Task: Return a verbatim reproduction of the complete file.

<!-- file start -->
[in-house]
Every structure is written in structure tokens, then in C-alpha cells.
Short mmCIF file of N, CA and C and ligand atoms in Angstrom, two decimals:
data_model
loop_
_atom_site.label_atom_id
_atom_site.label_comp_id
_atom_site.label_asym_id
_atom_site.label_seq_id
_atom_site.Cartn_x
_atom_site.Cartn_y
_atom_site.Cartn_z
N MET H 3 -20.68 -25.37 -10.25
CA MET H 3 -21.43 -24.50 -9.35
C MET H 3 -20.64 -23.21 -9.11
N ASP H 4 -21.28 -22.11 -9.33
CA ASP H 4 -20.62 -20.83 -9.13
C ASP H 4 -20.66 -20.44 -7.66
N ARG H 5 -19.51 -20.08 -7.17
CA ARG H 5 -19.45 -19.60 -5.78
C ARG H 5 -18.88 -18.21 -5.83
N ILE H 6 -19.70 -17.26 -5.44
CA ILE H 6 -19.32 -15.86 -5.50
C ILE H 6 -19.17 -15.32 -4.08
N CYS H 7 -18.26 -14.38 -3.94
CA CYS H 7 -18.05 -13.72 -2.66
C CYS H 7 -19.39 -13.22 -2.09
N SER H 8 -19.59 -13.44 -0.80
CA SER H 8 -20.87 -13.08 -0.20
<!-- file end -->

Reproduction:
[in-house]
Every structure is written in structure tokens, then in C-alpha cells.
Short mmCIF file of N, CA and C and ligand atoms in Angstrom, two decimals:
data_model
loop_
_atom_site.label_atom_id
_atom_site.label_comp_id
_atom_site.label_asym_id
_atom_site.label_seq_id
_atom_site.Cartn_x
_atom_site.Cartn_y
_atom_site.Cartn_z
N MET H 3 -20.68 -25.37 -10.25
CA MET H 3 -21.43 -24.50 -9.35
C MET H 3 -20.64 -23.21 -9.11
N ASP H 4 -21.28 -22.11 -9.33
CA ASP H 4 -20.62 -20.83 -9.13
C ASP H 4 -20.66 -20.44 -7.66
N ARG H 5 -19.51 -20.08 -7.17
CA ARG H 5 -19.45 -19.60 -5.78
C ARG H 5 -18.88 -18.21 -5.83
N ILE H 6 -19.70 -17.26 -5.44
CA ILE H 6 -19.32 -15.86 -5.50
C ILE H 6 -19.17 -15.32 -4.08
N CYS H 7 -18.26 -14.38 -3.94
CA CYS H 7 -18.05 -13.72 -2.66
C CYS H 7 -19.39 -13.22 -2.09
N SER H 8 -19.59 -13.44 -0.80
CA SER H 8 -20.87 -13.08 -0.20